Working together to improve safety and security in York

Working together to improve safety and security in York

The York Business Improvement District (York BID), University of York, students’ union YUSU and YorMed are working to improve safety and security in York.

Street rangers funded by York BID provide a friendly presence in the city during the week and on Friday and Saturday nights. Nightsafe student volunteers provide similar service on Sundays, Tuesdays, Wednesday and Thursday nights. Together BID Street Rangers and Nightsafe volunteers ensure that there is immediate support available to anyone who needs it in York City centre most nights.

With the arrival of thousands of new students in York, the York BID, University of York, YUSU and YorMed have teamed up to provide first aid in the city centre, transport to campus and a recovery centre for those needing to recuperate from a night out. In the first 3 nights alone the service has saved the local NHS over £8,000 in ambulance call outs and A&E visits, as figures from the The Kings Fund show an ambulance call alone is £344.

Ashley Mason, Paramedic and Chief Officer at YorMed said: “This service is vital in ensuring vulnerable students who are unfamiliar with York are supported and taken to a place of safety.

"Having developed this idea since 2014 and piloting it in 2016 it’s great to see what a successful impact it is having.”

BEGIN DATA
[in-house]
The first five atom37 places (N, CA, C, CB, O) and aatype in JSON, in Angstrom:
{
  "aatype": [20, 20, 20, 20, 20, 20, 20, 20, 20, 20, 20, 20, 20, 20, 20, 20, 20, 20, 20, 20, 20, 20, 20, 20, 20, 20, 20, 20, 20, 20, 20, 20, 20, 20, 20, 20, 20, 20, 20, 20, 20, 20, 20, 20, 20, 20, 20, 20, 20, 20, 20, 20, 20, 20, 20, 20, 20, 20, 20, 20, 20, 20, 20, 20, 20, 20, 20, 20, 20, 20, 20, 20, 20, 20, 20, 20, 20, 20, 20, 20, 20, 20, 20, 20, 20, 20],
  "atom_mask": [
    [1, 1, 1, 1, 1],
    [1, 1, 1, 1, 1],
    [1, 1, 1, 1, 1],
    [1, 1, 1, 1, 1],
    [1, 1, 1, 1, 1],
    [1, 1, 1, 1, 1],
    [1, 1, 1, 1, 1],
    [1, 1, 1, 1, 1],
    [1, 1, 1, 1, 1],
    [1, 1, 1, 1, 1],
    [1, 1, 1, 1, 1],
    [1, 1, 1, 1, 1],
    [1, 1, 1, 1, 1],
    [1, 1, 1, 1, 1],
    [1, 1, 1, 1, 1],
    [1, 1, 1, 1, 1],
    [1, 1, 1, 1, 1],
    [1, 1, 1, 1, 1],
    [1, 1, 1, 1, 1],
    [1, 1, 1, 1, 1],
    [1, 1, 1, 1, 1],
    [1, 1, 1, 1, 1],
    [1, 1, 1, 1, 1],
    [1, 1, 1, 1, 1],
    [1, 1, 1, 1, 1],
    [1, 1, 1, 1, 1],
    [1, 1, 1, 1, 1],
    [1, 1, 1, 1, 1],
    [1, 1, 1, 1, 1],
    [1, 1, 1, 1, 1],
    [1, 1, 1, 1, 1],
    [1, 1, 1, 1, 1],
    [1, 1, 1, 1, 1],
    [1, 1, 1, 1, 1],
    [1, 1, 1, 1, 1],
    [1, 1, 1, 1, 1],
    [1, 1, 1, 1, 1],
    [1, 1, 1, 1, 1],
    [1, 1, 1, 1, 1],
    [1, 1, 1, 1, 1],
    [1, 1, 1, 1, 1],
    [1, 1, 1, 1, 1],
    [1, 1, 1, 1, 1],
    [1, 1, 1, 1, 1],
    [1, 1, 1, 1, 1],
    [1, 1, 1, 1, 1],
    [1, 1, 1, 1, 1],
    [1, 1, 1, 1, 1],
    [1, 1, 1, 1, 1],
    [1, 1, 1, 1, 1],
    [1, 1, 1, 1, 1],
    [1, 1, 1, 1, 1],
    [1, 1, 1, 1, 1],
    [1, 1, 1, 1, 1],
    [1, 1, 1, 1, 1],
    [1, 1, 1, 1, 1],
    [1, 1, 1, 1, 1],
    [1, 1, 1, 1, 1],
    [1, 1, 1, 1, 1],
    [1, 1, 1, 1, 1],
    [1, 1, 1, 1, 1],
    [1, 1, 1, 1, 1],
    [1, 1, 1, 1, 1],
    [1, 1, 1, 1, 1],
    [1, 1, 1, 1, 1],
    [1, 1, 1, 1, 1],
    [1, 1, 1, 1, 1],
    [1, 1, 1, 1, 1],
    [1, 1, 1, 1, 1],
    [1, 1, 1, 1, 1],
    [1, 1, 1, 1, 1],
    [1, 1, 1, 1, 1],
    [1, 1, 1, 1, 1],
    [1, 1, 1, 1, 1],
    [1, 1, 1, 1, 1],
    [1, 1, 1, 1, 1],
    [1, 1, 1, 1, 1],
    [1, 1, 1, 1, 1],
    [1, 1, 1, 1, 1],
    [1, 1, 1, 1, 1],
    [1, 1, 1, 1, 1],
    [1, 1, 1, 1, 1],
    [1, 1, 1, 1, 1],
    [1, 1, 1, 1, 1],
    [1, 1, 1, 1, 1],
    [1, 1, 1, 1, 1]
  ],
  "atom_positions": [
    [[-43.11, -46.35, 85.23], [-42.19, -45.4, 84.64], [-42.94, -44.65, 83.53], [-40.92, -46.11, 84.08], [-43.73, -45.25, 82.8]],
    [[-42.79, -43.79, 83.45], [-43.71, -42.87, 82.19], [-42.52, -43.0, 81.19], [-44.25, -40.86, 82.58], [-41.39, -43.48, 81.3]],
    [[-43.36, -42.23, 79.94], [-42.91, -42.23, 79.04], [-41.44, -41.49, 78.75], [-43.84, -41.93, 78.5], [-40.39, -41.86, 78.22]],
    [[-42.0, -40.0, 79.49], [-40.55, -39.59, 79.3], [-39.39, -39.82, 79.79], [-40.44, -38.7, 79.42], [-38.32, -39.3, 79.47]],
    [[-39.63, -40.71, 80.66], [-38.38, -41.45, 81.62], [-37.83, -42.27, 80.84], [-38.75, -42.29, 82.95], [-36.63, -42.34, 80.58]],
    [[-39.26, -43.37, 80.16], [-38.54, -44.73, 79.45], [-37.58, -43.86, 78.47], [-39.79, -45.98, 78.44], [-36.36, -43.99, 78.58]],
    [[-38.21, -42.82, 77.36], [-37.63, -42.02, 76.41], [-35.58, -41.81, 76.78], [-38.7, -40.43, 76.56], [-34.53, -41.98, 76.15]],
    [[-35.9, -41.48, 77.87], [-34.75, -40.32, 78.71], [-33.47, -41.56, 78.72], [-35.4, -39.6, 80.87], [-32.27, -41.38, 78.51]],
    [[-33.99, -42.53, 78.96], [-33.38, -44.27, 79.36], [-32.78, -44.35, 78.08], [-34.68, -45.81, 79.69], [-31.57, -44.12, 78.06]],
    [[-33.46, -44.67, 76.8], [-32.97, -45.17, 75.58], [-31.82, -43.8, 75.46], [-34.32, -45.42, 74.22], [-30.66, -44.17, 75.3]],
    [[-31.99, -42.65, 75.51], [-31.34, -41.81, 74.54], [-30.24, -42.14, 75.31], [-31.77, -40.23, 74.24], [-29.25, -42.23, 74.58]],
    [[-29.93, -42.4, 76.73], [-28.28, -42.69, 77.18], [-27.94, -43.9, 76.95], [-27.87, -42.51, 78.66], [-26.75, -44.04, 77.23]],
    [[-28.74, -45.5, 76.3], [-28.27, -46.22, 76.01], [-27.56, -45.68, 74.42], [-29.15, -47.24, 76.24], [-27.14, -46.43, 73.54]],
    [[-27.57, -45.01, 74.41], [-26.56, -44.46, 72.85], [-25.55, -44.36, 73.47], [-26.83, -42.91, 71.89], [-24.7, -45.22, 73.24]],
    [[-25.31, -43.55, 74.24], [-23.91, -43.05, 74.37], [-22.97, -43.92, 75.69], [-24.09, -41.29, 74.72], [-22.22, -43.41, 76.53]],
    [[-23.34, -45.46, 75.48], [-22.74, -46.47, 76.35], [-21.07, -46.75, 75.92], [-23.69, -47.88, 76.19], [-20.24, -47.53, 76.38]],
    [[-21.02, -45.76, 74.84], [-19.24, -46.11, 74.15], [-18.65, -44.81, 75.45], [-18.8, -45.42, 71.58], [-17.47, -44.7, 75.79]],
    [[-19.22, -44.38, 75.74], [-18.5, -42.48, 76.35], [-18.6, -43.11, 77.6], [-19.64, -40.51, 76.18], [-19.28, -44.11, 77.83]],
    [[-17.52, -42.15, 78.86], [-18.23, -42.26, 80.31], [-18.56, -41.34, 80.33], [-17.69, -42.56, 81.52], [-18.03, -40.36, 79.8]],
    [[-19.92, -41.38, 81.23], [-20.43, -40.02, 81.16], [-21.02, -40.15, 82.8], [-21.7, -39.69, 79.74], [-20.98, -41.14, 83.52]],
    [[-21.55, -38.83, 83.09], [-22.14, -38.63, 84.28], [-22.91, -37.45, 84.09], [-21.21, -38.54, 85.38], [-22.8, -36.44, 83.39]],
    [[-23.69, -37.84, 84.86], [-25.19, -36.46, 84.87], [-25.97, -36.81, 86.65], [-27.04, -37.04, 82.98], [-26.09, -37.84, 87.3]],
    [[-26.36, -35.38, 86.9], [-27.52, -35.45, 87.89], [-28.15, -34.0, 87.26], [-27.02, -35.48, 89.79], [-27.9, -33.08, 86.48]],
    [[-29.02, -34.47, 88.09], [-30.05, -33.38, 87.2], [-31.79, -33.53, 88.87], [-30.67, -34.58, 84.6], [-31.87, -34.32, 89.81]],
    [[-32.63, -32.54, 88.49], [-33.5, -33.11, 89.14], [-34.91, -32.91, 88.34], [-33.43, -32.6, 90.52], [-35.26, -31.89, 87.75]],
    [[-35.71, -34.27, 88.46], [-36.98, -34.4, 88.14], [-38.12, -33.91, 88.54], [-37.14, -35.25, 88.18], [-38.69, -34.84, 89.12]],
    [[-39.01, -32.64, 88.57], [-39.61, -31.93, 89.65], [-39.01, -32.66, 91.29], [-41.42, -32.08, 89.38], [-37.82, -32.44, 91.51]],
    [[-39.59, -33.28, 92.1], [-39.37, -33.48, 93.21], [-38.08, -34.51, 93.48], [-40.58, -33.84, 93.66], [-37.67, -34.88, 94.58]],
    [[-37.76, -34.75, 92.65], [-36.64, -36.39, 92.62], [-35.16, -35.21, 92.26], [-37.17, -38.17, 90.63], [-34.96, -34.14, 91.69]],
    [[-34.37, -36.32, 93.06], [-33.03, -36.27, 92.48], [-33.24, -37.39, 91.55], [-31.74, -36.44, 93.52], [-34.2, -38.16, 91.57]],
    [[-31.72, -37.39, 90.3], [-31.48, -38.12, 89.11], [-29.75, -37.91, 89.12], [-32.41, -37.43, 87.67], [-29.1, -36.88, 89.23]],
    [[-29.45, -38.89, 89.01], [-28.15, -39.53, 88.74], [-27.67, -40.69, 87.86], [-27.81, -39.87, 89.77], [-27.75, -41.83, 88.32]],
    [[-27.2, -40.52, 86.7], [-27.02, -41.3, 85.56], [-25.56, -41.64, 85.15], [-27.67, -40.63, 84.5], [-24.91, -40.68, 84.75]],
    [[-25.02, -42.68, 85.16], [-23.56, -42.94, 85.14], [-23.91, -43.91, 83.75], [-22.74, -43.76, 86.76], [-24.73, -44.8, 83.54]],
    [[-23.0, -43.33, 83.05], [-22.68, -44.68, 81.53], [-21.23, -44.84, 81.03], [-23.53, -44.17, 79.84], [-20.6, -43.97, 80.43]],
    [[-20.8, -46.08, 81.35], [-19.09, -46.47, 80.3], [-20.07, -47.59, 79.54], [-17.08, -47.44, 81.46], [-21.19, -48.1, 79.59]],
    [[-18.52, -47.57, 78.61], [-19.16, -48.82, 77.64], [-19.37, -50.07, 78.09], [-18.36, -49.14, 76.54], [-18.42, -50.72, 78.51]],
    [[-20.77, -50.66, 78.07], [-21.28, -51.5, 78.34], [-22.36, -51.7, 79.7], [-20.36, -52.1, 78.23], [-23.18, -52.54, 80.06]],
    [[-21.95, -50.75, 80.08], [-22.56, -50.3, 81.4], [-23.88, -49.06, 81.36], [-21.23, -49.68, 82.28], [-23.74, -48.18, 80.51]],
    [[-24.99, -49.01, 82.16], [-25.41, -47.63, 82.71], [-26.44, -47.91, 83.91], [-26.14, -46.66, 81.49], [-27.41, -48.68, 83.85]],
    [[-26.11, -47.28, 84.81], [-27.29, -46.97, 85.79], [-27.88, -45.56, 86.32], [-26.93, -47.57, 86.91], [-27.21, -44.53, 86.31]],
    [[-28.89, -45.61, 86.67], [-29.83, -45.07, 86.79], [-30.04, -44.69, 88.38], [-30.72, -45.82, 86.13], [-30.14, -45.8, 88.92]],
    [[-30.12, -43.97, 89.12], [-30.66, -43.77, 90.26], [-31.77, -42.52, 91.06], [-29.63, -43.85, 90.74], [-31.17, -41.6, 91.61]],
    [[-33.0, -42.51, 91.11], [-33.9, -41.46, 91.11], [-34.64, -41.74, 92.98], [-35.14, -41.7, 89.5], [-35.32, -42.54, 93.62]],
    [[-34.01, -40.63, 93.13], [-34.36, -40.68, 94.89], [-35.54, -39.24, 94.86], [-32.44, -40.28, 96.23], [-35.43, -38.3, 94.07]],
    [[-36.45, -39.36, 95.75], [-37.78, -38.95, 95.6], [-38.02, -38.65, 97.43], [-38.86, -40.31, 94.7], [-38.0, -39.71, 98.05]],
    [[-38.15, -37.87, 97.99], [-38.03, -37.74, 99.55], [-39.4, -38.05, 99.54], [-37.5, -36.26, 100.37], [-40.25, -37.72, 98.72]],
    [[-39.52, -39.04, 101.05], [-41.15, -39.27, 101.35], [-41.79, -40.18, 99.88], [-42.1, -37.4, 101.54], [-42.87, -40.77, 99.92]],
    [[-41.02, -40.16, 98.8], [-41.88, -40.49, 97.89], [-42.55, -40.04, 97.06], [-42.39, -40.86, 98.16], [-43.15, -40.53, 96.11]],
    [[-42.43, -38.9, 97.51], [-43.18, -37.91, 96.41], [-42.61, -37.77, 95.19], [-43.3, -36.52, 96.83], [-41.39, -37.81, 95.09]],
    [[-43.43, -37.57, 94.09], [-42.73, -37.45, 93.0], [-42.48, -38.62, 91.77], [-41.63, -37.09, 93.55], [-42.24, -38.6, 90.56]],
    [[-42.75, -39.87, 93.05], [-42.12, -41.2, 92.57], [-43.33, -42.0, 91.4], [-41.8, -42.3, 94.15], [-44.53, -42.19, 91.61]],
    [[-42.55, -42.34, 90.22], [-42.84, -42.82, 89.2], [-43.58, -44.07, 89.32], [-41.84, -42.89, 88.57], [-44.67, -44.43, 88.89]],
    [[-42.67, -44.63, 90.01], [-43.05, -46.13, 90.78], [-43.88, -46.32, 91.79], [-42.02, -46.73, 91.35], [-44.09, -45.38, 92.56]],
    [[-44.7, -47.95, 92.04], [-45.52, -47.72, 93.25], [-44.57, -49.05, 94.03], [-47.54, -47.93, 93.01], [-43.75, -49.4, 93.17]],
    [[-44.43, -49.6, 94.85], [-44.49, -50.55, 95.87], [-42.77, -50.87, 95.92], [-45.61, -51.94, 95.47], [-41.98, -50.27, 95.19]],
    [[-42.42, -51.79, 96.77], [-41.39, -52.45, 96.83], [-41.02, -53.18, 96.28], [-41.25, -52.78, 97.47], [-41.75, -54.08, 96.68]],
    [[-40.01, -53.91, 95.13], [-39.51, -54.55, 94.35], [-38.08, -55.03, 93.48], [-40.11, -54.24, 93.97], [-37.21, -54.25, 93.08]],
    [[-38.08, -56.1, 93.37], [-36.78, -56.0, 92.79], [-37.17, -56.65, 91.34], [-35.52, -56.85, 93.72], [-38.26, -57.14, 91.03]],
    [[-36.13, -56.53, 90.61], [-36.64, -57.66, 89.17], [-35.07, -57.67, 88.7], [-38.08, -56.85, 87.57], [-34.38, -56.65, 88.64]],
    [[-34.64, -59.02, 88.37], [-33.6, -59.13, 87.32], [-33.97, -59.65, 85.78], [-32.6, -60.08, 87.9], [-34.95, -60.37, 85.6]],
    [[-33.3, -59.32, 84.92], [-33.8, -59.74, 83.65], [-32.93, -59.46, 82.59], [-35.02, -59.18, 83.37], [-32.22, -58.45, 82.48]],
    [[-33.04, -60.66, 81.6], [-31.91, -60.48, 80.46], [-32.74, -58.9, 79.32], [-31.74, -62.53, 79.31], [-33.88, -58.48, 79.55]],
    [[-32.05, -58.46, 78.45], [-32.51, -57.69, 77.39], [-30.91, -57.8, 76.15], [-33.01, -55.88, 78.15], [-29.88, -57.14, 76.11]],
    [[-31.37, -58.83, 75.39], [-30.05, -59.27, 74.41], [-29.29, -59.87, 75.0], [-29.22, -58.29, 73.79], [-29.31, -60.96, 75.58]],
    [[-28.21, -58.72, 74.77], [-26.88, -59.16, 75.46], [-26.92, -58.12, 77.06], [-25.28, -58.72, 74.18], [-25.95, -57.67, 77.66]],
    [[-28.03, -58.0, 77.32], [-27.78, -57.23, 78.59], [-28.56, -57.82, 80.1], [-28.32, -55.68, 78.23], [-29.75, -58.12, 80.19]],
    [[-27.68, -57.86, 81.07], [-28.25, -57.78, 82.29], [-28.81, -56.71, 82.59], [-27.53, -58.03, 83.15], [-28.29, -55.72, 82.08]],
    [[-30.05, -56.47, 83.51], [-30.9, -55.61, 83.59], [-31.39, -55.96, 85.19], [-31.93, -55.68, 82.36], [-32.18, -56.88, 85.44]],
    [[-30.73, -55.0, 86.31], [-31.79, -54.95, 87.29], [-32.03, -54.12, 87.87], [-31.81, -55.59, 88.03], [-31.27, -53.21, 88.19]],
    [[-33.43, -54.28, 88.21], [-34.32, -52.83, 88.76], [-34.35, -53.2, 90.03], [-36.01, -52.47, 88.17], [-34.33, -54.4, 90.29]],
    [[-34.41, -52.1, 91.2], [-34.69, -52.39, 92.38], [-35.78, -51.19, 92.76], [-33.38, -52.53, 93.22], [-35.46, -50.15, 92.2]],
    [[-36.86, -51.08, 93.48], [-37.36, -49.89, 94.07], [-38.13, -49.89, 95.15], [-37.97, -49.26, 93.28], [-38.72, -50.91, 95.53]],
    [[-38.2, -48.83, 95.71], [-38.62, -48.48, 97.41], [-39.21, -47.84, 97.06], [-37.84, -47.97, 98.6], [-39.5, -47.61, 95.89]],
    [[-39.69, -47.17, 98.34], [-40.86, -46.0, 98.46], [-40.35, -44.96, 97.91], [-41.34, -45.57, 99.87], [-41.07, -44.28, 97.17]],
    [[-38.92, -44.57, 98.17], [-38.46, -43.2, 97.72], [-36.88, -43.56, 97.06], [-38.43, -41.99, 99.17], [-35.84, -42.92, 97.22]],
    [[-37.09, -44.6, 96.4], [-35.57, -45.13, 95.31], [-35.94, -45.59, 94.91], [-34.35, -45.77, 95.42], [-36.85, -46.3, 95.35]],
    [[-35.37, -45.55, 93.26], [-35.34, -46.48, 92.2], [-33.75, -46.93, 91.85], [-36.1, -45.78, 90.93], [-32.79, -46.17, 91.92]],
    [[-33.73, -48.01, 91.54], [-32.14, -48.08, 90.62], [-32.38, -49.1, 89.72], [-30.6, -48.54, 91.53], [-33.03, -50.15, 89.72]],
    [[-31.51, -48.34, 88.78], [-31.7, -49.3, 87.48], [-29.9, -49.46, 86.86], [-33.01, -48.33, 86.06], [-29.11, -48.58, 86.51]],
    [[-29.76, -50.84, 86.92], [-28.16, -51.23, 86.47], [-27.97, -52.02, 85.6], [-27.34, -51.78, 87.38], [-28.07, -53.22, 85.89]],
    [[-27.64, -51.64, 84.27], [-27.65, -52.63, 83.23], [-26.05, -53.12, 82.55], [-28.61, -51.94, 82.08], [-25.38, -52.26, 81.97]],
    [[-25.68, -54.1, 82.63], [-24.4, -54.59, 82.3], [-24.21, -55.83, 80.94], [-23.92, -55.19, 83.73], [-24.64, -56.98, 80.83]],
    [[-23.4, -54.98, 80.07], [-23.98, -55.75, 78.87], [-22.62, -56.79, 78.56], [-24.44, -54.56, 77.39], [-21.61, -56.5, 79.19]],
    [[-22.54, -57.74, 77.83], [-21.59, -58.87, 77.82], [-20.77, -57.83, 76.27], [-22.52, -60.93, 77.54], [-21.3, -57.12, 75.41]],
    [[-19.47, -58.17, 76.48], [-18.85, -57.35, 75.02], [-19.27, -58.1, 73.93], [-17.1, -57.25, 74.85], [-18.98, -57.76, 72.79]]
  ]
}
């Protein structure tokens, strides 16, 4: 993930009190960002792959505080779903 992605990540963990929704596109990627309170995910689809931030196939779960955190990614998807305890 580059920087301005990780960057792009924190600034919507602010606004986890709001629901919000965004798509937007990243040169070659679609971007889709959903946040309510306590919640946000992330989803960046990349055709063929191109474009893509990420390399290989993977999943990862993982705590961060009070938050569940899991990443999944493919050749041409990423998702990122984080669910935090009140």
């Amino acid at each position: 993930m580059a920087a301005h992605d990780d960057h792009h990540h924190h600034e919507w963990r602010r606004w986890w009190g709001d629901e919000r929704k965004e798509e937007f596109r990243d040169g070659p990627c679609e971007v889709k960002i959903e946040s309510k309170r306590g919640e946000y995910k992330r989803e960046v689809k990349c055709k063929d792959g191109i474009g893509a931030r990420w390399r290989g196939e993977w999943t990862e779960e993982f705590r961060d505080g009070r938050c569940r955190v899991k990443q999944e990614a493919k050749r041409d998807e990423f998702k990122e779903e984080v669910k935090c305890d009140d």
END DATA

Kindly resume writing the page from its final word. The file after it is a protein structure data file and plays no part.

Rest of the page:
The system works by looking after students who are vulnerable, diverting them from dangers such as the river. The city centre provision consists of an ambulance and crew who will be mobile and know dangers such as the river edge at Kings Staith.

A team of five, including two members of DoorSafe, staffs the campus base, which opens at 10pm and closes at 6am.

Andrew Lowson executive director of the York BID, which has funded the dedicated city centre ambulance said: “The York Business Improvement District is funding this project as it has a commitment to making the city feel safe and secure.

"The student population is vitally important to the York economy and we want to continue to attract new students from all over the globe to study in our city. Programmes such as this enhance the support network, especially around the river locations”.

Dr Rob Aitken, director of colleges at the University of York said: “The University of York is delighted to work with our partners in the city to ensure our students have a safe and enjoyable time.”

The main services are running all week and a detailed debrief will be done to work out the full impact end figures of how much money this system has saved the local NHS.

Ashley Mason said that “this system demonstrates how partners working together has a wider positive impact on the whole city.”

Sign up to our newsletter for updates